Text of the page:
There is clearly a debate within the Bank’s Monetary Policy Committee (MPC) going on right now that we are seeing play out in public. In September deputy governor Dave Ramsden issued a note of caution only a day after Silvana Tenreyro pointedly backed negative rates. It looks as though there are some clear ideological disputes among rate setters that needs to be worked out over the autumn, implying as Andrew Bailey has suggested that negative rates are not on the near horizon, albeit they are being considered actively. The problem for the Bank would be fresh lockdowns and/or an unemployment crisis heading into Christmas that could put pressure on the MPC to act.
The Reserve Bank of Australia could well cut interest rates for the first time since March when it convenes this week, with markets increasingly expecting a reduction in the cash rate from 0.25% to 0.1%. The RBA left interest rates on hold in October, refraining from a cut below 0.25% but maintaining a decidedly dovish bias that still indicates a further cut may occur this year. The RBA said it will keep monetary policy easy “as long as is required” and will not increase the cash rate target until progress is being made towards full employment and it is confident that inflation will be sustainably within the 2–3% target band. It kept its options open and stressed that it will continue to consider additional monetary easing.
Most if not all the economic data is out of date due the reappearance of the virus and restrictions, as well as the political landscape in the US likely changed even if Donald Trump remains president. Nevertheless, the markets will be watching the latest PMIs and nonfarm payrolls for the US.
Top Economic Data This Week
Open the economic calendar in the platform for a full list of events.
|2-Nov||China Caixin manufacturing PMI|
|2-Nov||UK manufacturing PMI|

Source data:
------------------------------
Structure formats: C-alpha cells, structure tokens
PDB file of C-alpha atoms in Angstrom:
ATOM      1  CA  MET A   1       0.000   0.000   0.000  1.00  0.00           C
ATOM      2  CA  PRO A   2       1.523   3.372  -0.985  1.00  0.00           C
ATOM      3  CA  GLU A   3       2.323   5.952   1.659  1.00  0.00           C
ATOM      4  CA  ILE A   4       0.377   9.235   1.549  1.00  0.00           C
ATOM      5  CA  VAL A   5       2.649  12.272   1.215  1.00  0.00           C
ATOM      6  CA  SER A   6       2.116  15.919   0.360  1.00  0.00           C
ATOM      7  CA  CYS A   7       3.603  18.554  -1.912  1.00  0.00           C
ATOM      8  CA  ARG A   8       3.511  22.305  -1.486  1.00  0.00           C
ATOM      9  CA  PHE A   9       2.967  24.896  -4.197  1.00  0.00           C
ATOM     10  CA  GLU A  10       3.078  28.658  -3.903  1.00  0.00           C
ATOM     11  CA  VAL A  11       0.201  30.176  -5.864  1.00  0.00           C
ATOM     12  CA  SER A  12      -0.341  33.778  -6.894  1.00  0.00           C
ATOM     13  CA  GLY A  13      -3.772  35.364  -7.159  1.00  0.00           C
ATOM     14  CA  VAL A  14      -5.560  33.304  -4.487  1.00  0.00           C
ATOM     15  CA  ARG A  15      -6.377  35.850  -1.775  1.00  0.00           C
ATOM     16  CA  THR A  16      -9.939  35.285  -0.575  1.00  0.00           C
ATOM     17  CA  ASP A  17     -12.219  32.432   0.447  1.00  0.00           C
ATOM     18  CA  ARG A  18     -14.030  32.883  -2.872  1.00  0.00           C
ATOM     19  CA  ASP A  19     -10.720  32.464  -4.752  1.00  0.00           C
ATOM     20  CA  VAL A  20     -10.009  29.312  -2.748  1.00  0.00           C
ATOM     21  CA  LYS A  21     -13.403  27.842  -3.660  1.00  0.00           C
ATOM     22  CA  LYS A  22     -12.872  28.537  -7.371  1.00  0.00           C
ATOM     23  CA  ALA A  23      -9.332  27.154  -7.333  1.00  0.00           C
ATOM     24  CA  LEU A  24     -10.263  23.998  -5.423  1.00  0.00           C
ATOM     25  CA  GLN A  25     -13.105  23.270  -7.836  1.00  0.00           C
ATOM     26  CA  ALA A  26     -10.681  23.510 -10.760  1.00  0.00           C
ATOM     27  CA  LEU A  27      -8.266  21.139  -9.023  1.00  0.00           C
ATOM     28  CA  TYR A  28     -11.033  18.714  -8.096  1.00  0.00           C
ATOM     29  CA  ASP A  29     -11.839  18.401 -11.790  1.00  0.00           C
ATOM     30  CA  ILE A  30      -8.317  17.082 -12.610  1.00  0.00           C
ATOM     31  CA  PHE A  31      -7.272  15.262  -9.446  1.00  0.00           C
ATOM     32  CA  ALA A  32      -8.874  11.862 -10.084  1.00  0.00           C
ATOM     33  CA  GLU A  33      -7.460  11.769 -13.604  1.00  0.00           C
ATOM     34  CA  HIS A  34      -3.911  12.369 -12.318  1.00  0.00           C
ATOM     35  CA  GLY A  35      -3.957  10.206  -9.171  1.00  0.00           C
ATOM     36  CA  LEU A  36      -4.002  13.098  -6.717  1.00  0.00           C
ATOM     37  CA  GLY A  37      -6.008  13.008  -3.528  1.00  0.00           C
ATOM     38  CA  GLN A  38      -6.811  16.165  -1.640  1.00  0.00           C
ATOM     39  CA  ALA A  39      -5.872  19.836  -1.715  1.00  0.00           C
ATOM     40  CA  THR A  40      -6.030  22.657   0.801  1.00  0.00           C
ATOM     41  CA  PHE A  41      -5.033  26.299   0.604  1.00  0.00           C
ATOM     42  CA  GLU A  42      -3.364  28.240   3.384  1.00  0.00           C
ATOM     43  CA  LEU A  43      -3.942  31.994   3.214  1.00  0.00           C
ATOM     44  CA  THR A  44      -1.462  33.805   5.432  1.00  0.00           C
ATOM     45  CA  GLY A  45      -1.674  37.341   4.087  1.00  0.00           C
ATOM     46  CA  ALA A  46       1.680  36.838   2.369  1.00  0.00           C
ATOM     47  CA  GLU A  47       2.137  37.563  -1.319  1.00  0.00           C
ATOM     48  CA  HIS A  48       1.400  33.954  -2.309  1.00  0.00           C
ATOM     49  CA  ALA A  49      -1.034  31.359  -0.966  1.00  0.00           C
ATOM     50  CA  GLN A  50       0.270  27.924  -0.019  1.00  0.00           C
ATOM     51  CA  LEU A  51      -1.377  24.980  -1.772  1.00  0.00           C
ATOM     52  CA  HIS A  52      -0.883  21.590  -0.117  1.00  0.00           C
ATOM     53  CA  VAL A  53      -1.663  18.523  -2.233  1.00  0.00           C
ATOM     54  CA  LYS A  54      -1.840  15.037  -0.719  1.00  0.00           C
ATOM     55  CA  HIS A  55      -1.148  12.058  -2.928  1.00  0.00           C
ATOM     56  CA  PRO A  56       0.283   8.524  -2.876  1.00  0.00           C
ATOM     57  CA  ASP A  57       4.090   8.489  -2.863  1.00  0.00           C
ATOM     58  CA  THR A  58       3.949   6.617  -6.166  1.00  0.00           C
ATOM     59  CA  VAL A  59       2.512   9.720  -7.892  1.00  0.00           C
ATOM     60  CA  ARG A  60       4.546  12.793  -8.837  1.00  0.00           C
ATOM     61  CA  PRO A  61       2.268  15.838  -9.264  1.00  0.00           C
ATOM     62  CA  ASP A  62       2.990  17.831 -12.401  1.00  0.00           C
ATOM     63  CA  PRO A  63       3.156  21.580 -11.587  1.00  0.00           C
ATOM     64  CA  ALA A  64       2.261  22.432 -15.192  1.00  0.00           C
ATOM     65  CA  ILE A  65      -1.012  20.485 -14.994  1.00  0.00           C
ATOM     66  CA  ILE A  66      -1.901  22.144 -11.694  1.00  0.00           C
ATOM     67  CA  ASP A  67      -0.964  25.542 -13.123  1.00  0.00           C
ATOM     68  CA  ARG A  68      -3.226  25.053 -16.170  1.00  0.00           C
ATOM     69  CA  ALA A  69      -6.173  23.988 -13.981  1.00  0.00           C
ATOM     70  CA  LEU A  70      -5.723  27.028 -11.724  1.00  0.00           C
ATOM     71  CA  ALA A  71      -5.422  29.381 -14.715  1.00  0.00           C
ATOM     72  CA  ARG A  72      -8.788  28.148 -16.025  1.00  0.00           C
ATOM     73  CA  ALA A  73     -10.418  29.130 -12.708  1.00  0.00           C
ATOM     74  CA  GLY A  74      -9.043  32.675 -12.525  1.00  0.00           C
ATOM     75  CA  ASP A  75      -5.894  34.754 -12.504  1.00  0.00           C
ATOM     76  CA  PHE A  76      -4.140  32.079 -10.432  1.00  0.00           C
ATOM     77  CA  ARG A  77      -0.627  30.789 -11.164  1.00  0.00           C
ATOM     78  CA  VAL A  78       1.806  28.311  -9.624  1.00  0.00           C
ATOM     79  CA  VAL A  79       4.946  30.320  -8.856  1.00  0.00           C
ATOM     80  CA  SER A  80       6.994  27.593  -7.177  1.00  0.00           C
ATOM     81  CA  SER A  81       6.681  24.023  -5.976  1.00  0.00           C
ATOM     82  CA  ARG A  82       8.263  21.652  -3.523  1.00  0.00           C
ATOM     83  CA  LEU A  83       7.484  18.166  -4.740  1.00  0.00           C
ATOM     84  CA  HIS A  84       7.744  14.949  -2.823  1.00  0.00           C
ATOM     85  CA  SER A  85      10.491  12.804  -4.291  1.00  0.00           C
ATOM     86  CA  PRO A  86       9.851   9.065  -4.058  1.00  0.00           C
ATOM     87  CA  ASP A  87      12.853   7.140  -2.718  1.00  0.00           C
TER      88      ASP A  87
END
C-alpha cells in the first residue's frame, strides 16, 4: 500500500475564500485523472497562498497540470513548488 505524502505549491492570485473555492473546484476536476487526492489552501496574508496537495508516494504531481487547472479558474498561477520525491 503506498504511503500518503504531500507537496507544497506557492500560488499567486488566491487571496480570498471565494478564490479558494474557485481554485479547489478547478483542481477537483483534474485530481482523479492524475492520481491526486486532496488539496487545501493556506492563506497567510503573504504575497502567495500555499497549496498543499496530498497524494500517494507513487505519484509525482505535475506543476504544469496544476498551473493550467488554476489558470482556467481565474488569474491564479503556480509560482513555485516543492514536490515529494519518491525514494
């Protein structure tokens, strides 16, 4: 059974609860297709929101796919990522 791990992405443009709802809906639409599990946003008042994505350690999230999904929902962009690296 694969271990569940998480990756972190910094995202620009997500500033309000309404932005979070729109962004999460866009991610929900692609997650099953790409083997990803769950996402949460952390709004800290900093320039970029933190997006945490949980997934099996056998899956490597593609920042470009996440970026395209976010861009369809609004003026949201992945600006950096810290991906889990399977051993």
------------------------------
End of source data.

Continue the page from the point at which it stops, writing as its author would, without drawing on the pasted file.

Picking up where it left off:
|2-Nov||US ISM manufacturing PMI|
|3-Nov||Reserve Bank of Australia monetary policy decision|
|3-Nov||New Zealand unemployment rate|
|4-Nov||US ELECTION RESULTS EXPECTED|
|4-Nov||US ADP employment change|
|4-Nov||US ISM manufacturing PMI|
|4-Nov||EIA crude oil inventories|
|5-Nov||Bank of England monetary policy decision|
|5-Nov||US weekly initial jobless claims|
|5-Nov||FOMC statement and press conference|
|6-Nov||US nonfarm payrolls|
|6-Nov||Canada Ivey PMI|
Top Earnings Reports This Week
Don’t forget to tune into XRay for more updates.
|2-Nov||PayPal Inc||Q3 2020 Earnings|
|2-Nov||Estée Lauder||Q1 2021 Earnings|
|2-Nov||Mondelez||Q3 2020 Earnings|
|3-Nov||Aramco (Saudi-Aramco)||Q3 2020 Earnings|
|3-Nov||Ferrari N.V.||Q3 2020 Earnings|
|3-Nov||Bayer||Q3 2020 Earnings|
|4-Nov||QUALCOMM Inc.||Q4 2020 Earnings|
|5-Nov||T-Mobile US Inc||Q3 2020 Earnings|
|5-Nov||AstraZeneca PLC||Q3 2020 Earnings|
|5-Nov||Bristol-Myers Squibb Co.||Q3 2020 Earnings|
|5-Nov||Linde plc||Q3 2020 Earnings|
|5-Nov||Enel S.p.A.||Q3 2020 Earnings|
|5-Nov||Zoetis Inc (A)||Q3 2020 Earnings|
|5-Nov||Square||Q3 2020 Earnings|
|5-Nov||Barrick Gold Corp.||Q3 2020 Earnings|
|6-Nov||Toyota Motor Corp.||Q2 2021 Earnings|
|6-Nov||CVS Health Corp||Q3 2020 Earnings|
|6-Nov||Richemont||Q2 2021 Earnings|